Larry King: You share other states' concerns that Iran is moving towards becoming a nuclear power. How does Russia feel about that?
Vladimir Putin: Iran has been implementing its nuclear programme for twenty years now and of late, in recent years, Iran has in one way or another indicated its readiness to engage in dialogue with the international community and with the IAEA. Yes, we are aware that questions remain concerning the early stages of the programme and we share the IAEA's desire for exhaustive answers.
You will, of course, know that we are concerned about any indication of proliferation, about any possibility, even if it is a theoretical possibility for the proliferation of weapons of mass destruction. This applies to absolutely all states, including Iran. At the same time we have no grounds for suspecting Iran of seeking to possess nuclear weapons. But we are cooperating with all our partners, including the United States, within the framework of the United Nations. As you know, so far we have managed to agree on the decisions taken. Our position is open and Iran is aware of it. We will continue to cooperate with all participants in this process until the problem is entirely resolved. I very much hope that this resolution will transpire. I think this is in the interests not only of Iran's neighbour, Israel, which has great fears about nuclear programmes, and the other parties involved in this process but also those of Iran and the Iranian people.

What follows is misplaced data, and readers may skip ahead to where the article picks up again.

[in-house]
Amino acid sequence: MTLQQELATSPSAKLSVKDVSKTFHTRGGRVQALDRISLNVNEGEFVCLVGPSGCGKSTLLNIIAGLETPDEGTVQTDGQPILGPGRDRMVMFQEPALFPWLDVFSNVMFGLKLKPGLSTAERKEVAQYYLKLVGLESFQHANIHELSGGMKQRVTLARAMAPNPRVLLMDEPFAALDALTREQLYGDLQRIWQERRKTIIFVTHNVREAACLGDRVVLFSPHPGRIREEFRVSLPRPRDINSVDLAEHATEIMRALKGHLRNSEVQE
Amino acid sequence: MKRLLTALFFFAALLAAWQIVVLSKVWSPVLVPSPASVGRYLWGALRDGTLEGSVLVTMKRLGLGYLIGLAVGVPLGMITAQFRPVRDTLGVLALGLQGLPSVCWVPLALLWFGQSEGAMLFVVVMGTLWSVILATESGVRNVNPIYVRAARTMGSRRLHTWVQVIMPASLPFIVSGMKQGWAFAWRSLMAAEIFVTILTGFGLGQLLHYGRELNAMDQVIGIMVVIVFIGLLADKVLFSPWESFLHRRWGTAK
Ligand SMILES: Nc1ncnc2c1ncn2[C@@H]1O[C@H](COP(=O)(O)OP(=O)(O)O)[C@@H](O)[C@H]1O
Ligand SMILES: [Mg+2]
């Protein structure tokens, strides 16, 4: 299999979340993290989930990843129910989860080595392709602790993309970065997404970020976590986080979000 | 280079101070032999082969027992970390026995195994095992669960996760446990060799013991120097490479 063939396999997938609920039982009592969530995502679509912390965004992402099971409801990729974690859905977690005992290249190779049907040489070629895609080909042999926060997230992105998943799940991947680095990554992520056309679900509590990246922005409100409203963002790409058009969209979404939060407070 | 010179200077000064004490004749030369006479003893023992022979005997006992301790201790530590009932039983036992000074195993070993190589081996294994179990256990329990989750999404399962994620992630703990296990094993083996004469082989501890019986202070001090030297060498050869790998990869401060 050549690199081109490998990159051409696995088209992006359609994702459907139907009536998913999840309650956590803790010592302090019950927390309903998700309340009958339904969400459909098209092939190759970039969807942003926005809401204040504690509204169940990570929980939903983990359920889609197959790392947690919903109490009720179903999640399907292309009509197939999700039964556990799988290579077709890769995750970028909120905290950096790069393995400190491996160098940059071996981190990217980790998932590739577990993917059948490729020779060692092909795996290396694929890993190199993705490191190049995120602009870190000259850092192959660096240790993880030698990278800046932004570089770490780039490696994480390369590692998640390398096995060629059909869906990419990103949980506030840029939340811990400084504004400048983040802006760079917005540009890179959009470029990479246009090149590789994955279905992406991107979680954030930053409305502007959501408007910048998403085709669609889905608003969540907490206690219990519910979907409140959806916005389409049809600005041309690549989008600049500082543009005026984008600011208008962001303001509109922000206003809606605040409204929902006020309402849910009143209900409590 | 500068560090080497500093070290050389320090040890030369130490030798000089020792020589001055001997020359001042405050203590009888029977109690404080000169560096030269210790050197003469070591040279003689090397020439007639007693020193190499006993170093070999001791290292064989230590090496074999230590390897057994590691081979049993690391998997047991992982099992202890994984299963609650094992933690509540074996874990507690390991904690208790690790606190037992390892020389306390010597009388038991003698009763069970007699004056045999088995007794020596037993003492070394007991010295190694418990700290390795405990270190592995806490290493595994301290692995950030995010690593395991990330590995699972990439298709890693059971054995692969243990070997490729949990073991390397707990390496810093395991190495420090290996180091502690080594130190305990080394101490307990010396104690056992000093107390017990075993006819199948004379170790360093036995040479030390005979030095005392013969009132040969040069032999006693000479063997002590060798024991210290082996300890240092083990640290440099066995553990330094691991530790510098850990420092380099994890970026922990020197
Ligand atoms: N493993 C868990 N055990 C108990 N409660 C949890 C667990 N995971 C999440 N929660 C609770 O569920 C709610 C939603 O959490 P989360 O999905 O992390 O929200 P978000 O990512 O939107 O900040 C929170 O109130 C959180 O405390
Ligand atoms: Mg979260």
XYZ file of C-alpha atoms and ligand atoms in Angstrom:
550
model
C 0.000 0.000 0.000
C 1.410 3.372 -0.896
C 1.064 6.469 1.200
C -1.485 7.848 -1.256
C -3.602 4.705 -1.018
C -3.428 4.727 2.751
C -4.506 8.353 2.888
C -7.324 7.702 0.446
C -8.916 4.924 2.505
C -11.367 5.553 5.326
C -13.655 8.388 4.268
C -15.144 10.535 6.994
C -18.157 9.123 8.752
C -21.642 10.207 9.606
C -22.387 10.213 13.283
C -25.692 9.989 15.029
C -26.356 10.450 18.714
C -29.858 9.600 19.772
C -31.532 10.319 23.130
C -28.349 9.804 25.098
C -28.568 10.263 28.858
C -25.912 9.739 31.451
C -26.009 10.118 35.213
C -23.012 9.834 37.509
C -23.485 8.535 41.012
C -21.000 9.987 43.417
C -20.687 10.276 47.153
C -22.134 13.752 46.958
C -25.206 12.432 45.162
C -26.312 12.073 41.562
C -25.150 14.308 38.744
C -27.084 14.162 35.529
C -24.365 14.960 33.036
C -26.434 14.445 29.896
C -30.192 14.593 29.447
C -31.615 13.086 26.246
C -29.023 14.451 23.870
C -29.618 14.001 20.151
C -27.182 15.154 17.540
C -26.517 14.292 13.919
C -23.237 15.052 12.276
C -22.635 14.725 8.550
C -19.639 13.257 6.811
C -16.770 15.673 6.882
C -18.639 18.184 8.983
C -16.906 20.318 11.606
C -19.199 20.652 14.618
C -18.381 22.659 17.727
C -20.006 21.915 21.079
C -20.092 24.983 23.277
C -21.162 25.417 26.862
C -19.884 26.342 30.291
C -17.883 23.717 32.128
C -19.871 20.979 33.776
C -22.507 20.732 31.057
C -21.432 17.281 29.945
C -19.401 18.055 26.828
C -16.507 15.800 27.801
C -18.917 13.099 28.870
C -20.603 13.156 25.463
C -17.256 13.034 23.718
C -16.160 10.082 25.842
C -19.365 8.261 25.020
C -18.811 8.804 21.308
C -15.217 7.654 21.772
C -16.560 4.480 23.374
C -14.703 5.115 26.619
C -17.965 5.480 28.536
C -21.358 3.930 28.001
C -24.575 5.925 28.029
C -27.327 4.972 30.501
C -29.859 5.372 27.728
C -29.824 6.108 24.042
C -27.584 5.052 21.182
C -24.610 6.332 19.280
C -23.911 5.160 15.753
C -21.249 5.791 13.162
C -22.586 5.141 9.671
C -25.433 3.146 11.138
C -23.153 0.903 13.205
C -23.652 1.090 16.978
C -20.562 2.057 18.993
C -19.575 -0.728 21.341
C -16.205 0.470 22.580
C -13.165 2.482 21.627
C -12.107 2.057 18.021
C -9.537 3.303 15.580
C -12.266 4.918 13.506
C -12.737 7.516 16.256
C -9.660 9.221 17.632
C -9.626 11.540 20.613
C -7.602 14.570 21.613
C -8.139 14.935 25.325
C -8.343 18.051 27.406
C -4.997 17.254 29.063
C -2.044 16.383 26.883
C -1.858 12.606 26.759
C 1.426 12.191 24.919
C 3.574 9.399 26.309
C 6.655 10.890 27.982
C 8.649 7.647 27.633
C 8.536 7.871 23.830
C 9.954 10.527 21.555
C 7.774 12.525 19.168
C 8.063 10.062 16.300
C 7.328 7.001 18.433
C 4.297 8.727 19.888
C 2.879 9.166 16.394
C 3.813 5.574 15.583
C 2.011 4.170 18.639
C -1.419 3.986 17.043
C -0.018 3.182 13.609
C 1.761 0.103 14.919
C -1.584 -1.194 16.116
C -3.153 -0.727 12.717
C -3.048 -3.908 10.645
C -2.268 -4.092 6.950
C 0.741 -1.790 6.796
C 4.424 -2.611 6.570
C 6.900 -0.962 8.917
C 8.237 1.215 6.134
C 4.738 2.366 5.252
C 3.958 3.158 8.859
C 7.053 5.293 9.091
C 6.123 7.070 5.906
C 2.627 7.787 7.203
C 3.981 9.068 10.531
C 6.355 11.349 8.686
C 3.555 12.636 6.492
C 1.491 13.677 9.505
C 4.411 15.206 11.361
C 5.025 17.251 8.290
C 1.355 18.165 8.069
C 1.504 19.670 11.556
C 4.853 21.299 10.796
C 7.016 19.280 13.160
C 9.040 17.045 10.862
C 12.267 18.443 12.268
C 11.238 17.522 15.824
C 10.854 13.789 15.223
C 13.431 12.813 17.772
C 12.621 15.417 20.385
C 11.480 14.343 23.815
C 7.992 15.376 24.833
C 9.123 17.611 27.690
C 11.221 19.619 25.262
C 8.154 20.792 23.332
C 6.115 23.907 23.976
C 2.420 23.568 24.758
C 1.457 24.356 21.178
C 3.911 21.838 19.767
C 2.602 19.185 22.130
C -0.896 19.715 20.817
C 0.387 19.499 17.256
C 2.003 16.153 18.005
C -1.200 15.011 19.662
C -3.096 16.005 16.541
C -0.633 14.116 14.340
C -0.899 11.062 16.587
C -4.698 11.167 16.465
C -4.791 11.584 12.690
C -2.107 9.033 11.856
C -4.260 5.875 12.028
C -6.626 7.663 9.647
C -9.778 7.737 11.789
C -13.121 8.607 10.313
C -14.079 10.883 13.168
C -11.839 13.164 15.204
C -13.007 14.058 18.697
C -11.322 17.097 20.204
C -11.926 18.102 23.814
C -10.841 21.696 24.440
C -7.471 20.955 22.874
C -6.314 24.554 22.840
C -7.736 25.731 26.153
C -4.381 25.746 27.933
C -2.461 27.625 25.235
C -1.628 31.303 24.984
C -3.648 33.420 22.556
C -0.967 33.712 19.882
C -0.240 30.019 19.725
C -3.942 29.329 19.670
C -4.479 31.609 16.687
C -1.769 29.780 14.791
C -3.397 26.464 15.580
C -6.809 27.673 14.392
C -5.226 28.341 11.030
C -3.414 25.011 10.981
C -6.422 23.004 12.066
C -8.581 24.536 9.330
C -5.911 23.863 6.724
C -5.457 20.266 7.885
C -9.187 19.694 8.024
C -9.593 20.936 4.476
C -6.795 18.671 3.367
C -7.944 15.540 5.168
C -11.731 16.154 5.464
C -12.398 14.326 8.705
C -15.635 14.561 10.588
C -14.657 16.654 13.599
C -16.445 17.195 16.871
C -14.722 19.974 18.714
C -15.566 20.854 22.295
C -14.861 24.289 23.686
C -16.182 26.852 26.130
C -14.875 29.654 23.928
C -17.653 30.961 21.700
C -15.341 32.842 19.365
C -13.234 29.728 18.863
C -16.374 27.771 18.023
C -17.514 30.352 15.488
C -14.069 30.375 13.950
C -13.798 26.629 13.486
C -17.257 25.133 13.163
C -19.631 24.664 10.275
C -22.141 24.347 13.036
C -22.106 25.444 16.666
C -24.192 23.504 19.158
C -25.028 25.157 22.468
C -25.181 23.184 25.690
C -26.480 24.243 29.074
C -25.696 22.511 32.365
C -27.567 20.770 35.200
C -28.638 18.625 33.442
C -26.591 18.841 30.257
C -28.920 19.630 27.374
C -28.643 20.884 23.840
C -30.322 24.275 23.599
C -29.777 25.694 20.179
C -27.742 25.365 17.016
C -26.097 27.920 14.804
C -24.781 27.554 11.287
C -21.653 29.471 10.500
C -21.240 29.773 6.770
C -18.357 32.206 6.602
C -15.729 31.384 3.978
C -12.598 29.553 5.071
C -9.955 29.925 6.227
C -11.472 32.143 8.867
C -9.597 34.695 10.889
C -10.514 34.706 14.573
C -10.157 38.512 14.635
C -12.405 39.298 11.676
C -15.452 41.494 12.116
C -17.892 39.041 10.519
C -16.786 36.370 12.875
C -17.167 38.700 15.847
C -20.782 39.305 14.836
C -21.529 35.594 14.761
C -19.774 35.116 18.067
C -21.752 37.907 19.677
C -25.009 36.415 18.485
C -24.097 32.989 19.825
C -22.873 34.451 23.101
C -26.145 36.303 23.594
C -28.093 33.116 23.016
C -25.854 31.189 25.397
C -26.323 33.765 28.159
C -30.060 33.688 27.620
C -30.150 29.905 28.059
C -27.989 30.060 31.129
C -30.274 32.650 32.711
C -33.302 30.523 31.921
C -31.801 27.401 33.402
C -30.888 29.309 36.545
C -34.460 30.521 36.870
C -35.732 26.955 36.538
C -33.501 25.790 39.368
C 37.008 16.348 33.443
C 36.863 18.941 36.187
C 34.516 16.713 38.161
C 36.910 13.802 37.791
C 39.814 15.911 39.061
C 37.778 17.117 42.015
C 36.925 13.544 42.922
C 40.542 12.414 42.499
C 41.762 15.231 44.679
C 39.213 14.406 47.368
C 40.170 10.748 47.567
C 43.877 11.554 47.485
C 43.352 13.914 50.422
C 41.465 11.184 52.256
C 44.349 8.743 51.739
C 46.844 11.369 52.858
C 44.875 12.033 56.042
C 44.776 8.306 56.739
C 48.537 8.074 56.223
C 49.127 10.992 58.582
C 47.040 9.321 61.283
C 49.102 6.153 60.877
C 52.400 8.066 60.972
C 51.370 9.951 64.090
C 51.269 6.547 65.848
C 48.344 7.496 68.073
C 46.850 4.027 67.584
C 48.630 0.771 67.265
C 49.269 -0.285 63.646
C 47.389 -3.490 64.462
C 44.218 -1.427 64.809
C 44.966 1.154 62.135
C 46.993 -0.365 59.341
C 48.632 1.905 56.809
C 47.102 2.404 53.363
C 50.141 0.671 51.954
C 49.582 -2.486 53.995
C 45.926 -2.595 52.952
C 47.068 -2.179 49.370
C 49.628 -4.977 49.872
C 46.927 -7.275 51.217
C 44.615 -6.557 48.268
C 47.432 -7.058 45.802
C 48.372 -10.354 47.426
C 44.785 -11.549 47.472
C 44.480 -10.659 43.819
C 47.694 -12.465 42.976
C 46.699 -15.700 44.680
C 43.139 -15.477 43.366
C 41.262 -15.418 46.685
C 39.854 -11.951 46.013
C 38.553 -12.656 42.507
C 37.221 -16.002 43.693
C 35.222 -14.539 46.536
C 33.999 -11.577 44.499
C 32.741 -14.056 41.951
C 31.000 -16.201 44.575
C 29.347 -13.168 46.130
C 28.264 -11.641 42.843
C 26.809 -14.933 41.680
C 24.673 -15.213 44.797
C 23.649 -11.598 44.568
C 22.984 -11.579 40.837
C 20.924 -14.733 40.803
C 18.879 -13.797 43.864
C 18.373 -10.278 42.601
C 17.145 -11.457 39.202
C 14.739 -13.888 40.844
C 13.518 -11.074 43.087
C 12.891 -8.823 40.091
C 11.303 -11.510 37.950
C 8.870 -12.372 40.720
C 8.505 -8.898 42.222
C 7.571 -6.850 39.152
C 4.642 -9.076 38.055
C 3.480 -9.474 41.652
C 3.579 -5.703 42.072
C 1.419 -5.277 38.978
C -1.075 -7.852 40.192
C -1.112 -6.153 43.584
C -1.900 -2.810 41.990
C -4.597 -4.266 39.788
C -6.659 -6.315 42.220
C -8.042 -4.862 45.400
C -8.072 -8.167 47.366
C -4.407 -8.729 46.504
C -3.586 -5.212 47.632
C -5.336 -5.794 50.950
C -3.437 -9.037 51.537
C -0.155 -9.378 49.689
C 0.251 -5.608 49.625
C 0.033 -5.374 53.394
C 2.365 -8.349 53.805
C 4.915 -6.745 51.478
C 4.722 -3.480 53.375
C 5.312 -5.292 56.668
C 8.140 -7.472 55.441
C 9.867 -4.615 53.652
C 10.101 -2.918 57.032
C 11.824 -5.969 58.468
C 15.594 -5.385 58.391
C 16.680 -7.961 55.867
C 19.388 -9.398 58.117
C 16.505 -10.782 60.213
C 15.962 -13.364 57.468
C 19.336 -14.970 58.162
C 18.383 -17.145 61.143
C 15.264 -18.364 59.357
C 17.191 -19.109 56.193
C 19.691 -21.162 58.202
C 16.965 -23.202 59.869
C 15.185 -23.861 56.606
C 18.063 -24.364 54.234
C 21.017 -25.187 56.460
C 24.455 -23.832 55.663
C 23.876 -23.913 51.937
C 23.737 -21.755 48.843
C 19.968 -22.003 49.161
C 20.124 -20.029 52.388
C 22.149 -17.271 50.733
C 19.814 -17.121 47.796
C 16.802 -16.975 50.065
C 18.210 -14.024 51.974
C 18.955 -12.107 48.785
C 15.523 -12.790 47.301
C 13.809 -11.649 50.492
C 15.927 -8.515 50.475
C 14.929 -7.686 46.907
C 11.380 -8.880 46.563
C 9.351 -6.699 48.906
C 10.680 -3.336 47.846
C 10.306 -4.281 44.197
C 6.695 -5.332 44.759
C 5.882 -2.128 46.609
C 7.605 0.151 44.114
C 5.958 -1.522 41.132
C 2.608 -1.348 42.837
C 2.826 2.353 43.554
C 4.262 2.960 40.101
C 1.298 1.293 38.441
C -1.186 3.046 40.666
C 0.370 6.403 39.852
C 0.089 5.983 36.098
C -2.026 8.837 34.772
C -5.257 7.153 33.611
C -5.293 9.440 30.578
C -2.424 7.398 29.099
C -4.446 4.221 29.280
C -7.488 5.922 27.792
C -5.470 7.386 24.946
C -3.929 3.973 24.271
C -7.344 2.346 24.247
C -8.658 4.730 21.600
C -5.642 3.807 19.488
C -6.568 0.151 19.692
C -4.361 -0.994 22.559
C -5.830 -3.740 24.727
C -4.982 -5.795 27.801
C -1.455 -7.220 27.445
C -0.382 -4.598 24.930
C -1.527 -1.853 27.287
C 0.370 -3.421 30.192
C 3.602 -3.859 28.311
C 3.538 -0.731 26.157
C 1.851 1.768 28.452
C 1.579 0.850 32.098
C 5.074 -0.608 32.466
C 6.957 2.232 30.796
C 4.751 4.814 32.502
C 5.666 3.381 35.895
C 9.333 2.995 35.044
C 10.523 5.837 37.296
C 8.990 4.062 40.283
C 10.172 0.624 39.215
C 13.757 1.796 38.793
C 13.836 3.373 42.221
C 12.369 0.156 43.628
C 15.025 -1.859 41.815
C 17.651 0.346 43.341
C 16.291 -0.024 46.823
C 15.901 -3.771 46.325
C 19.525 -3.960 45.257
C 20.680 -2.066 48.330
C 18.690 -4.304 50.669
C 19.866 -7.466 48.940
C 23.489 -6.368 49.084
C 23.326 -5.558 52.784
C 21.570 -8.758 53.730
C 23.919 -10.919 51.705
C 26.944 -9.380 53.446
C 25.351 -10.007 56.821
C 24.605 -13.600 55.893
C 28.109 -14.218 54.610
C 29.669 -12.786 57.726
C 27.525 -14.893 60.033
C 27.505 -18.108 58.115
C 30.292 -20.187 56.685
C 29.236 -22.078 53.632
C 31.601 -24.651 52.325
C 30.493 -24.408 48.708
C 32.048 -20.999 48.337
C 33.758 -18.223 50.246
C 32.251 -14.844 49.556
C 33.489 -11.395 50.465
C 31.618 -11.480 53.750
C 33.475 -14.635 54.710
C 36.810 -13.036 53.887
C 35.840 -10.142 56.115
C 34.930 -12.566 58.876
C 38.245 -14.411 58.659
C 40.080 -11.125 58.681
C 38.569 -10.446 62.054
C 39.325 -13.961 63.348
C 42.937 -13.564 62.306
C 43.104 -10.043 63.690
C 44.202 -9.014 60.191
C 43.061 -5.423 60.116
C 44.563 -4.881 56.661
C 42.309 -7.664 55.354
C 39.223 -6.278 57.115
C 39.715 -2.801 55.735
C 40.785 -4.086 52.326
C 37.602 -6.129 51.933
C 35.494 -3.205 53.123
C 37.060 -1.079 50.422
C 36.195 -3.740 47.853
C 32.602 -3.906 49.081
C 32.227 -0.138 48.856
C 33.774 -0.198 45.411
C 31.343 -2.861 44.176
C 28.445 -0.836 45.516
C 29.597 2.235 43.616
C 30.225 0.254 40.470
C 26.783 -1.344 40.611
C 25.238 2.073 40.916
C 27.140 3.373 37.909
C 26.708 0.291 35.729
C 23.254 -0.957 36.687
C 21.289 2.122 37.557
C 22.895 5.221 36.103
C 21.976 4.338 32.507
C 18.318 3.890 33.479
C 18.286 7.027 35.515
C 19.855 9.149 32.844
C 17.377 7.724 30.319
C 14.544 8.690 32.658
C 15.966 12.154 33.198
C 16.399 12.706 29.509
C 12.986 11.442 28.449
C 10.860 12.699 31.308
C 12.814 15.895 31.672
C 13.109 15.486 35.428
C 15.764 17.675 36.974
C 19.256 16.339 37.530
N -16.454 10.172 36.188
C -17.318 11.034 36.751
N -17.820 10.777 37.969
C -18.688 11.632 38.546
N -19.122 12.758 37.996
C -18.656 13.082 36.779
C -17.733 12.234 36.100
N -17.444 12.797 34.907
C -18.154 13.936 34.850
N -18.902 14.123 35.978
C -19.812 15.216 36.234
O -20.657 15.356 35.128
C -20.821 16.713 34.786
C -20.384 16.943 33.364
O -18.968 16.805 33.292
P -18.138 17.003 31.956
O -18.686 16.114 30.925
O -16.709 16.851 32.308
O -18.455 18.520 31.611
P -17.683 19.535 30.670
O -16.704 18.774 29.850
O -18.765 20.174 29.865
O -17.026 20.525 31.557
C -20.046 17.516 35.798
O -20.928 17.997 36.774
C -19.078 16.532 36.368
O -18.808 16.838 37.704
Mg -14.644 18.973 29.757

I see nothing reprehensible, nothing that infringes upon Iran's national interests, in it opening up all its programmes and responding adequately to the legitimate interest that the international specialist agency, the IAEA, has taken in its work. I see nothing to fear here, but at the same time I am still of the opinion that Iran has the right to pursue nuclear programmes under the supervision of international organisations.
Larry King: There's a lot of concern now about this new treaty. Your president, Medvedev, warned that there would be a new arms race if NATO and Moscow don't agree on a joint missile shield. And what happens to the relations between the two countries? Will there be another arms race if the United States doesn't ratify?
Vladimir Putin: No. In his state-of-the-nation address to the Russian parliament earlier today, President Medvedev said only that we made a proposal concerning the shared problem of security. He said that through joint effort and shared responsibility, we can eventually solve this problem.